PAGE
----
Nebuchadnezzar died in 562 BC, having ruled for 43 years, missing Nibiru, which showed up circa 550 BC as we set down in The Earth Chronicles series, by a whisker. During the next 6 years, he had three successors in such an unconscionably short period of time. His immediate one was Merodach, his eldest son.

This content is locked

Login To Unlock The Content!

Continue Reading


Understanding Botswana’s trade dispute resolution framework: Litigation

26th October 2020

In Botswana, the Trade Disputes Act, 2016 (“the Act”) provides the framework within which trade disputes are resolved. This framework hinges on four legs, namely mediation, arbitration, industrial action and litigation. In this four-part series, we discuss this framework.

In last week’s article, we discussed the third leg of Botswana’s trade dispute resolution framework-industrial action. In this article, we discuss the fourth leg, namely litigation at the Industrial Court. The Act does not define the term litigation. Litigation is generally understood to mean a situation where parties to a trade dispute take their dispute to a court, in this case the Industrial Court, for determination by a judge.

Just like an arbitrator, a judge’s decision is binding on the parties though they can, of course, appeal it. However, while an arbitrator must be acceptable to both parties, a judge does not have to be acceptable to the parties. A party can, however, apply for the judges’ recusal from the case for such reasons as reasonable apprehension of bias.

Before discussing litigation at the Industrial Court, it is apposite that a brief background of the origins and evolution of the Industrial Court be given. The original Trade Disputes Act (No. 19/1982) provided for disputes to be adjudicated, inter alia, by a Permanent Arbitrator. This is confirmed in Veronica Moroka & 2 Others v The Attorney General and Another, Court of Appeal Civil Appeal No. CACGB-121-17 at para 11.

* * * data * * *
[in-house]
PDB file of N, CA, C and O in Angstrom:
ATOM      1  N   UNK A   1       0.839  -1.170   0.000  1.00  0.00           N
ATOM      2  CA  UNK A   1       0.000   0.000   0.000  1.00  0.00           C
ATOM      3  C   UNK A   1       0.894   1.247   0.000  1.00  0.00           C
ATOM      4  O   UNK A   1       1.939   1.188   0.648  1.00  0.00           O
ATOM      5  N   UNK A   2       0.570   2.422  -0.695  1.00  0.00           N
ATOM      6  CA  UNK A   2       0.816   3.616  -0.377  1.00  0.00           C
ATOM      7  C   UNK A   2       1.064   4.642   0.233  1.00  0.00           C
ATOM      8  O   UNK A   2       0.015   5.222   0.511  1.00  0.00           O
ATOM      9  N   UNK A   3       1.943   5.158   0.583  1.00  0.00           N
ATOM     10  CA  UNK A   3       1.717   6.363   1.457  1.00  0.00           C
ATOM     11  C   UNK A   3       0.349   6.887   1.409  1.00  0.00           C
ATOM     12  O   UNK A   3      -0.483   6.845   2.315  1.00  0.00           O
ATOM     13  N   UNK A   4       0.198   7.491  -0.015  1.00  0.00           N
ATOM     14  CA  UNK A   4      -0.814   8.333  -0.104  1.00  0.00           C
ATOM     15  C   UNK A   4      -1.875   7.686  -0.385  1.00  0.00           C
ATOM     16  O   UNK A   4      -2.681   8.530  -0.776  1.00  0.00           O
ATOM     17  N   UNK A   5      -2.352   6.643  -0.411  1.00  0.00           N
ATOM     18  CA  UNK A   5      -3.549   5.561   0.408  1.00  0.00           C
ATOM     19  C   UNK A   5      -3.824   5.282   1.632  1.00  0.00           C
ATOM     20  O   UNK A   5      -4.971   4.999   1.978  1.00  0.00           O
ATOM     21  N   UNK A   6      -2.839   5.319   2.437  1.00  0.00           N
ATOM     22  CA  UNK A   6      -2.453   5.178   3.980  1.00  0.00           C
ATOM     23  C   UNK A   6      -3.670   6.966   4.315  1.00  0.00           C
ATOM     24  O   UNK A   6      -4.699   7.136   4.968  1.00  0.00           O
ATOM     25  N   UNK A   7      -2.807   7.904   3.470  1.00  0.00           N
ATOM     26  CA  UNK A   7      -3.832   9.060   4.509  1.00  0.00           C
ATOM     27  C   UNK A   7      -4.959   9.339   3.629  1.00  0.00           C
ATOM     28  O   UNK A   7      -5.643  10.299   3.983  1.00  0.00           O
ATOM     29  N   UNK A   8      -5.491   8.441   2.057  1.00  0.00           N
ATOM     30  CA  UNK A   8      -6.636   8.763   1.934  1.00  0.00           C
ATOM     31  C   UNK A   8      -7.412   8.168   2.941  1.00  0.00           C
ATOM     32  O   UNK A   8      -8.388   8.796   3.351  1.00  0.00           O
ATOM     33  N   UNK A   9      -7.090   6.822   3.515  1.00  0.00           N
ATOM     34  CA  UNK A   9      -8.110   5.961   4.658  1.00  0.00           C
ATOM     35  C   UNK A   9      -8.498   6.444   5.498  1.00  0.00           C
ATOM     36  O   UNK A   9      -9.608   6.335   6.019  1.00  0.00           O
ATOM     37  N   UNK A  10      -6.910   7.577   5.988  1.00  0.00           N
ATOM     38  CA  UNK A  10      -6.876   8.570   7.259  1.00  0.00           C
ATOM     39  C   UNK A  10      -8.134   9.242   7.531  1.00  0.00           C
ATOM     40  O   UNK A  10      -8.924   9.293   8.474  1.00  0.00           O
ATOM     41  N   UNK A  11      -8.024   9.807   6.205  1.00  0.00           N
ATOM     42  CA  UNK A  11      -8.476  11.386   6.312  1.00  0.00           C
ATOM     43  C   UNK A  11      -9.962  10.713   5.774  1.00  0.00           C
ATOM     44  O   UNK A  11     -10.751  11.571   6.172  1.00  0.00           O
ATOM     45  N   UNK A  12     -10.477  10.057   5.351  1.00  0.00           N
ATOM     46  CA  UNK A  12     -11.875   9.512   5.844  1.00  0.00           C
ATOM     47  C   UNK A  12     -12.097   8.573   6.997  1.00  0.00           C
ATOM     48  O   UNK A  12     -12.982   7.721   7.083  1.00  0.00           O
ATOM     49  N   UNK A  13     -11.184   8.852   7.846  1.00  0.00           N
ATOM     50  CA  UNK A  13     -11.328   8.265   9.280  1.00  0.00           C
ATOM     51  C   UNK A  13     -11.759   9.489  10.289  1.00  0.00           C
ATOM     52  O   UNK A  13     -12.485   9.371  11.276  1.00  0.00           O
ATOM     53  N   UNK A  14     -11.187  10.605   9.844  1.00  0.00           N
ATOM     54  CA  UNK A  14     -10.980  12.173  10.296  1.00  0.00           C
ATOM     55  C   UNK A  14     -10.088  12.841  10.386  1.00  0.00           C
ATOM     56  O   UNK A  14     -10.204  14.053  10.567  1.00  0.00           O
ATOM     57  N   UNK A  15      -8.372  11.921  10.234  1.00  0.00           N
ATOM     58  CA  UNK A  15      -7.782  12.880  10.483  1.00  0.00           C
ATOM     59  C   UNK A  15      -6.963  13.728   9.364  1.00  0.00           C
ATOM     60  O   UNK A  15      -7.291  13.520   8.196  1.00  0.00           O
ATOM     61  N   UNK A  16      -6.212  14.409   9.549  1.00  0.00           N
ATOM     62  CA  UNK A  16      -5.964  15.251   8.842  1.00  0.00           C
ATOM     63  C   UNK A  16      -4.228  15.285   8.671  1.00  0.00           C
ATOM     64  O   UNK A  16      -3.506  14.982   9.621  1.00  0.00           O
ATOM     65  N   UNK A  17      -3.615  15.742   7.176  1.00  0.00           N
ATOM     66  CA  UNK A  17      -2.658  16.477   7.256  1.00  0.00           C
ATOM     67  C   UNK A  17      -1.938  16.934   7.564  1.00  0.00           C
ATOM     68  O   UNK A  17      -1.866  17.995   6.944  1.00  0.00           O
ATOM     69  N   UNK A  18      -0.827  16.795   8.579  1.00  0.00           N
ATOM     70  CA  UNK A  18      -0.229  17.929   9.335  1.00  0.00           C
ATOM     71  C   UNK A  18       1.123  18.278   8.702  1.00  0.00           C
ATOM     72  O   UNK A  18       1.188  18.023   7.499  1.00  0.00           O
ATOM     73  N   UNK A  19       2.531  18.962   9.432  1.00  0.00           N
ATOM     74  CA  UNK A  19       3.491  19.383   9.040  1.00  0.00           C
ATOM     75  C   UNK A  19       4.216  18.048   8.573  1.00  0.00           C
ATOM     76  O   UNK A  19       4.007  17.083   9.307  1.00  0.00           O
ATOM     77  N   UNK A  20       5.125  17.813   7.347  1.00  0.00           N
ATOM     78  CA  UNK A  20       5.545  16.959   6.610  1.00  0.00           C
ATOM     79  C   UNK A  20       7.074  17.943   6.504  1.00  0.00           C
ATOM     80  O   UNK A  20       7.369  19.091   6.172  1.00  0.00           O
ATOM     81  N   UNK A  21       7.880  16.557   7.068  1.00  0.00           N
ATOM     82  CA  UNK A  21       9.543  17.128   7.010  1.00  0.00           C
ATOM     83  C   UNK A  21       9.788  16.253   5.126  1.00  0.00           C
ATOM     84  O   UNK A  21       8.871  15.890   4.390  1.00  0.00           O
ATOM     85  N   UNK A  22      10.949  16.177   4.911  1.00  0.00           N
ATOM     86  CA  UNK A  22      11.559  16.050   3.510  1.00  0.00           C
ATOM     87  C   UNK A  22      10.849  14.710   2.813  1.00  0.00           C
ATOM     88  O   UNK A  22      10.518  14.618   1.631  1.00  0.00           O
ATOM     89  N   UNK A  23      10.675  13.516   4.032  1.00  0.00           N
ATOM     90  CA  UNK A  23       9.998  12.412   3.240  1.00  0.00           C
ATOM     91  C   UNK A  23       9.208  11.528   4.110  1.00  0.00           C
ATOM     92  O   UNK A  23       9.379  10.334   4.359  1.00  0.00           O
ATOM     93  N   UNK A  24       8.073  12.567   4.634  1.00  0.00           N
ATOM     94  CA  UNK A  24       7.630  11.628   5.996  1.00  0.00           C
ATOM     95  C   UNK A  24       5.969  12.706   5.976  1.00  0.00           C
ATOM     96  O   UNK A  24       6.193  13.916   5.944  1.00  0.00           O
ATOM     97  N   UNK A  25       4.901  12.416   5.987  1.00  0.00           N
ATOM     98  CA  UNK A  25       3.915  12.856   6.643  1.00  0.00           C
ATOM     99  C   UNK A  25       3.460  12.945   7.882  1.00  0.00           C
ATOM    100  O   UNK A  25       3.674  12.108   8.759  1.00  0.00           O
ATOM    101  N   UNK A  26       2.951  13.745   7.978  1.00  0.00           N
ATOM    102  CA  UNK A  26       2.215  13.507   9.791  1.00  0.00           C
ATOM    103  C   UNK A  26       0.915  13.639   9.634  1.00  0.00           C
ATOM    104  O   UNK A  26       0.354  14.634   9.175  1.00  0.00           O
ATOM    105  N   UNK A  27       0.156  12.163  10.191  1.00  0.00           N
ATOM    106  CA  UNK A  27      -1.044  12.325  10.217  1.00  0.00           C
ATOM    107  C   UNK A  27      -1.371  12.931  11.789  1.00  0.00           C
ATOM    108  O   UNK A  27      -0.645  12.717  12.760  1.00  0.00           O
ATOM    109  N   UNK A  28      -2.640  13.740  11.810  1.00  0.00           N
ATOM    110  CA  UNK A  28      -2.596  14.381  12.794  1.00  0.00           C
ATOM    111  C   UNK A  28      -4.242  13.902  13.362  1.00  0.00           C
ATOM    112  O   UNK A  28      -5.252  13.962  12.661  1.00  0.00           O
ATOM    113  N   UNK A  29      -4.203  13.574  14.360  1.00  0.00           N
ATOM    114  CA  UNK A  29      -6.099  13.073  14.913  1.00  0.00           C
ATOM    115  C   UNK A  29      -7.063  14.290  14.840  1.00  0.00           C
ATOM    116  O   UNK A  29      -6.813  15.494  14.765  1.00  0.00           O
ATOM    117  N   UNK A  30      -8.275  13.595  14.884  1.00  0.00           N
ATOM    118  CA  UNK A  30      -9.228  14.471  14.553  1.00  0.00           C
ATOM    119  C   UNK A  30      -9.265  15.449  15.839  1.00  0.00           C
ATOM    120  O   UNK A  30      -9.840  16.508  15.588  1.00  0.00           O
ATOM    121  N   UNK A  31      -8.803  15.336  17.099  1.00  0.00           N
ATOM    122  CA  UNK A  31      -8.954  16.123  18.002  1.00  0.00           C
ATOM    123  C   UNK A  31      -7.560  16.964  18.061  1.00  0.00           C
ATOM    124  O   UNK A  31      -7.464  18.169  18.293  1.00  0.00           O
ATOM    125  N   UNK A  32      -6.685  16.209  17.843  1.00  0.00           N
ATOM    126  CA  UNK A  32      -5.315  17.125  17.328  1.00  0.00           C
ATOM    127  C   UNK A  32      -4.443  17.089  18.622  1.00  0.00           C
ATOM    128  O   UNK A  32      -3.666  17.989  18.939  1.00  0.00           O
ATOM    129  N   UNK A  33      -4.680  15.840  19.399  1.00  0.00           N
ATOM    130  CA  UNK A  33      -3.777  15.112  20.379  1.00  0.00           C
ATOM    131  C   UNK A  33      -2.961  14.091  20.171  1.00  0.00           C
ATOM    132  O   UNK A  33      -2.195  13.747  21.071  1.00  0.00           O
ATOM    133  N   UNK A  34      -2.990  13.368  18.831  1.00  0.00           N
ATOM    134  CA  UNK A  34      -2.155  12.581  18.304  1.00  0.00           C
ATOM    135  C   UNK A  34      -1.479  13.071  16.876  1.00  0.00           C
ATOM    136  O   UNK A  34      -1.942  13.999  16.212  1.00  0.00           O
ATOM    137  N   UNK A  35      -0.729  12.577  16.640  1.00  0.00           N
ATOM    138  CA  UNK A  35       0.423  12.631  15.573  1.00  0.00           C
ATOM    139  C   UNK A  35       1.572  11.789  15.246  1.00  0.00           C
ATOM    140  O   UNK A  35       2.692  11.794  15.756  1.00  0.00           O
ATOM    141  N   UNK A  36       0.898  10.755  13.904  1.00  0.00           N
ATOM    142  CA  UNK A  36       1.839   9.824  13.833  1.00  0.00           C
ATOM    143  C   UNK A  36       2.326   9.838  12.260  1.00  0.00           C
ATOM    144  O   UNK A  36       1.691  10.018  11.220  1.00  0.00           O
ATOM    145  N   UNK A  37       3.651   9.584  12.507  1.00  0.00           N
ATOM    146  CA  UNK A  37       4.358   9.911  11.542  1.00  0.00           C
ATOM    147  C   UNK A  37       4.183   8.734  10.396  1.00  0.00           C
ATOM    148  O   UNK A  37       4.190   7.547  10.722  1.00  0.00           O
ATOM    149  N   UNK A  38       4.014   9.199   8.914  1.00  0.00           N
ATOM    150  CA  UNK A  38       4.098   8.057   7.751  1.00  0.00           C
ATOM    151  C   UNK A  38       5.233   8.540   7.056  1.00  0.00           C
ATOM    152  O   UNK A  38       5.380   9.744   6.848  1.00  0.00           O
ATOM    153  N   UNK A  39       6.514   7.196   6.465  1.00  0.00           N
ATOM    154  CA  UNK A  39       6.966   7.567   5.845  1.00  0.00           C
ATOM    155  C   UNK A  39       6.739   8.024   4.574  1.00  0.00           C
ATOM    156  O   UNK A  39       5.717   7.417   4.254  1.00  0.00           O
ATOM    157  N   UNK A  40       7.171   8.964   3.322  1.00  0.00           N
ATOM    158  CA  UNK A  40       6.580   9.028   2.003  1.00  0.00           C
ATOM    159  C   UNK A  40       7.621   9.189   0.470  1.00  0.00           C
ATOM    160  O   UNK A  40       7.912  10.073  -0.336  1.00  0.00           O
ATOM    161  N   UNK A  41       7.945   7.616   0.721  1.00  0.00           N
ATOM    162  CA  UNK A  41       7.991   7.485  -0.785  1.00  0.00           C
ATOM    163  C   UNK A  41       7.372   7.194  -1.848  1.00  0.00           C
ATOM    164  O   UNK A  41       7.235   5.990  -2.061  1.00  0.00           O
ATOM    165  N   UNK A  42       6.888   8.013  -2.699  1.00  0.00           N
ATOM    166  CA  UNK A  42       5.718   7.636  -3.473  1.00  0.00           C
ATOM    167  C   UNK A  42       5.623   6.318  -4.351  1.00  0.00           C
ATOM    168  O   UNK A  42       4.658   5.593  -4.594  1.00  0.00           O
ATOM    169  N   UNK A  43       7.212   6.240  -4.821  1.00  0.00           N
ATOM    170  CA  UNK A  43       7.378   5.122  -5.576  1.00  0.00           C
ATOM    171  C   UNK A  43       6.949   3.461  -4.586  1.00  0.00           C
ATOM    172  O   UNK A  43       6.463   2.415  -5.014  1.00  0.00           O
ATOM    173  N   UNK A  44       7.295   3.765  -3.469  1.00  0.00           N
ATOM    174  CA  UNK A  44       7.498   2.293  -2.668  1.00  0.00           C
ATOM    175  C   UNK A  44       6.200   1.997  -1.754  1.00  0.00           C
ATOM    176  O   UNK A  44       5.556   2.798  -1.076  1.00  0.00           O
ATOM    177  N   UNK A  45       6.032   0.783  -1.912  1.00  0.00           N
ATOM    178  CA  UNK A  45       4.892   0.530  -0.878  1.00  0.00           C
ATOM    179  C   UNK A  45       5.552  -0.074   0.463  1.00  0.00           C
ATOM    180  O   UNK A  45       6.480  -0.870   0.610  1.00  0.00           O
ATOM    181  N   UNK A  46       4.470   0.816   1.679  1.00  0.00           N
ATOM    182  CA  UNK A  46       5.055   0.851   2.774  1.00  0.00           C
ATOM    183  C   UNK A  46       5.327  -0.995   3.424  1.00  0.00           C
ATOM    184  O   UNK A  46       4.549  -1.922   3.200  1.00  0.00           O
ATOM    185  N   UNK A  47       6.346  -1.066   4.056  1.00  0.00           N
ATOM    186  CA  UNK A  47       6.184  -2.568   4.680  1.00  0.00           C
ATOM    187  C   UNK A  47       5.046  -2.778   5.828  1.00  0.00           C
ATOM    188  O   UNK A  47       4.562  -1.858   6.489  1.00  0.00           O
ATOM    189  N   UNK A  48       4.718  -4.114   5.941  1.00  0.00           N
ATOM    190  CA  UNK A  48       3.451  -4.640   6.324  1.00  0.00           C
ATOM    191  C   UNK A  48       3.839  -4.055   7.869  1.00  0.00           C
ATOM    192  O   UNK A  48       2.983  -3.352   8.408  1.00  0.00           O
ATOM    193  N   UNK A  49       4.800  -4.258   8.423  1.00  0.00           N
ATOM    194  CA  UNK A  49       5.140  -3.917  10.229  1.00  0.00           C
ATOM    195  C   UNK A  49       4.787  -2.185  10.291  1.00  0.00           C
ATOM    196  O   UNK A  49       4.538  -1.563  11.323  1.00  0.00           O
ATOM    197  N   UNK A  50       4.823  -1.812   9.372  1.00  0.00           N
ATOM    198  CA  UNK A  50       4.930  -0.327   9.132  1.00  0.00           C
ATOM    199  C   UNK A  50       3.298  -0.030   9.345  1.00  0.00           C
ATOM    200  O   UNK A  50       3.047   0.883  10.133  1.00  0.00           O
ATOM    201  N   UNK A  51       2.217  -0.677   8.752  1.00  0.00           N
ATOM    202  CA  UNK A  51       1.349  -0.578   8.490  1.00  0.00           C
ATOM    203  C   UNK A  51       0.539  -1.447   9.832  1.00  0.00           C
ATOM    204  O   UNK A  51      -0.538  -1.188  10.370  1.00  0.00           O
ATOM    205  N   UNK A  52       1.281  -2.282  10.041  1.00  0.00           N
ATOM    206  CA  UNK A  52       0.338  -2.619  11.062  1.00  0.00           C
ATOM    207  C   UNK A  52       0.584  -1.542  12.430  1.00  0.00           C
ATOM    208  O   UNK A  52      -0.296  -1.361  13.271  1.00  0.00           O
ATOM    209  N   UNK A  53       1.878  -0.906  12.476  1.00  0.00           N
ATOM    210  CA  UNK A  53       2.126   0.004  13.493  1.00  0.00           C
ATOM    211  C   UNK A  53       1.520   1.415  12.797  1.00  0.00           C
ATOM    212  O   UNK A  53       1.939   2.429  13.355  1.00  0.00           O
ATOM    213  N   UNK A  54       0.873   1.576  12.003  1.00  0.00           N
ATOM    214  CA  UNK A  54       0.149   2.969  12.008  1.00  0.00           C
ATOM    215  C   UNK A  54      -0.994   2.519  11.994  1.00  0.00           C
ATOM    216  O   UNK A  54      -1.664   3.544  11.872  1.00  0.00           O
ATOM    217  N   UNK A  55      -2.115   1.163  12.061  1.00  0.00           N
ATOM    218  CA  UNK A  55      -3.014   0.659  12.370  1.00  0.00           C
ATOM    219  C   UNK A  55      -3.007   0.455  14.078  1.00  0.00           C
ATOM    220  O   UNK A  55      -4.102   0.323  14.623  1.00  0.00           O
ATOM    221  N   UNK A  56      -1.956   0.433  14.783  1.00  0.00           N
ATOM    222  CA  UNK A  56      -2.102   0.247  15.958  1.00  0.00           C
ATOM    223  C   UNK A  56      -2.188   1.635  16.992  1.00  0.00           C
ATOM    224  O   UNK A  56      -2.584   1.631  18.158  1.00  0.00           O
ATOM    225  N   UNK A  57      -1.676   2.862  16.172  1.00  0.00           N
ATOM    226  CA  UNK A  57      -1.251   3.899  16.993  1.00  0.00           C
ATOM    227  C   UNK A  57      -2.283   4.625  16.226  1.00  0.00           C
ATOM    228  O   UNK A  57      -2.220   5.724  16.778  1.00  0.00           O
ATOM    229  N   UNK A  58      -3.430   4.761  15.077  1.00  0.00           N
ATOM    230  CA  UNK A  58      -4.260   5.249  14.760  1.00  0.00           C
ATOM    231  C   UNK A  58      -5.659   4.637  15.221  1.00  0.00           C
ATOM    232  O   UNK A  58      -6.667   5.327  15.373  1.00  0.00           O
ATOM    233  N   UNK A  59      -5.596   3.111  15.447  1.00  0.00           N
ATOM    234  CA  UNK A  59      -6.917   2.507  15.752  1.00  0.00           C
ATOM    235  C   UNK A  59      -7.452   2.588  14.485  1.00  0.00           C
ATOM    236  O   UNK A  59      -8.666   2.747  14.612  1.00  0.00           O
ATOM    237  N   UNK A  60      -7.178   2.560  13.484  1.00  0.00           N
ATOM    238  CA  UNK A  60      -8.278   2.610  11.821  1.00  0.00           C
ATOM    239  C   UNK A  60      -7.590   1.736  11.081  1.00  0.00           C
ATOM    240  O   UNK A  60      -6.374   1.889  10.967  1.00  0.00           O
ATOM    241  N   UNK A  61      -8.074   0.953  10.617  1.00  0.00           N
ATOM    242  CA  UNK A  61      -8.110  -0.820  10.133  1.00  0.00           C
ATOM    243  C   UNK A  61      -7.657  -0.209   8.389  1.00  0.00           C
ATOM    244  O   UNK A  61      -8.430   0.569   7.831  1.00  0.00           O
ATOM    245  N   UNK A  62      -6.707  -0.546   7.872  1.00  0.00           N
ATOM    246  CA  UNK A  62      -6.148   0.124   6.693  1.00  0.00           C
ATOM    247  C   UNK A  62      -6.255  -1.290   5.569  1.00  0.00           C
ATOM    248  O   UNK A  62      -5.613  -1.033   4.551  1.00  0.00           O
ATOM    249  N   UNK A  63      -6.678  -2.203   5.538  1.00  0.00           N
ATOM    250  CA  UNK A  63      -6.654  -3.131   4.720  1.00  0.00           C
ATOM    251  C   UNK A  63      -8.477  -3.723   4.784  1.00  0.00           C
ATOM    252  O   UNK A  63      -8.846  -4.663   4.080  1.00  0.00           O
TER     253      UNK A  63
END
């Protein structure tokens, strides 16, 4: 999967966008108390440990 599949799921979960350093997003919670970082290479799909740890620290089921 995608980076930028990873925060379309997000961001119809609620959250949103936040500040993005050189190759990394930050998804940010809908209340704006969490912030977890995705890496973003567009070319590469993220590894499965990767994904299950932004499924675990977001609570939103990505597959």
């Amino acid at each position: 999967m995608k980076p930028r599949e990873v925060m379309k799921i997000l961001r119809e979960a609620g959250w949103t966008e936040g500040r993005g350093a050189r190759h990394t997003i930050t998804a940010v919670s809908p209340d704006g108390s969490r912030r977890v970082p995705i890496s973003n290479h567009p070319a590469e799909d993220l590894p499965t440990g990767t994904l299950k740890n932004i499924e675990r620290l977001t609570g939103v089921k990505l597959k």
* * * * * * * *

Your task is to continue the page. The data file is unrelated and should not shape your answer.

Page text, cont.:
The Industrial Court replaced the institution of the Permanent Arbitrator (Dingake Collective Labour Law in Botswana 23) following the enactment of the Trade Disputes Act (No. 23/1997) which, as confirmed in the Veronica Moroka case supra, came into force on 9 October 1997.

As per Kirby JP, in the Veronica Moroka case supra, the Industrial Court’s status “as a court was uncertain and no provision was made for it to be served by a Registrar, with the usual powers and duties of such office”.

The Court of Appeal, in Botswana Railways Organization v Setsogo and Others, 1996 BLR 763 CA, remedied this defect. It held that the Industrial Court was not a mere statutory tribunal, but was, in line with Section 127(1) of the Constitution of Botswana, a subordinate court, having limited jurisdiction.

Following the change of the definition of subordinate court by Act 2/2002 to exclude the Industrial Court, along with the Court of Appeal, the High Court and a court martial, the Industrial Court became a superior court, albeit still with limited jurisdiction unlike the High Court, for instance, which has inherent unlimited jurisdiction.

Consequently, appeals from the Industrial Court were referred to the Court of Appeal. Perhaps most significantly, according to Veronica Moroka, Industrial Court judges were now, just like High Court judges, protected by, inter alia, security of tenure.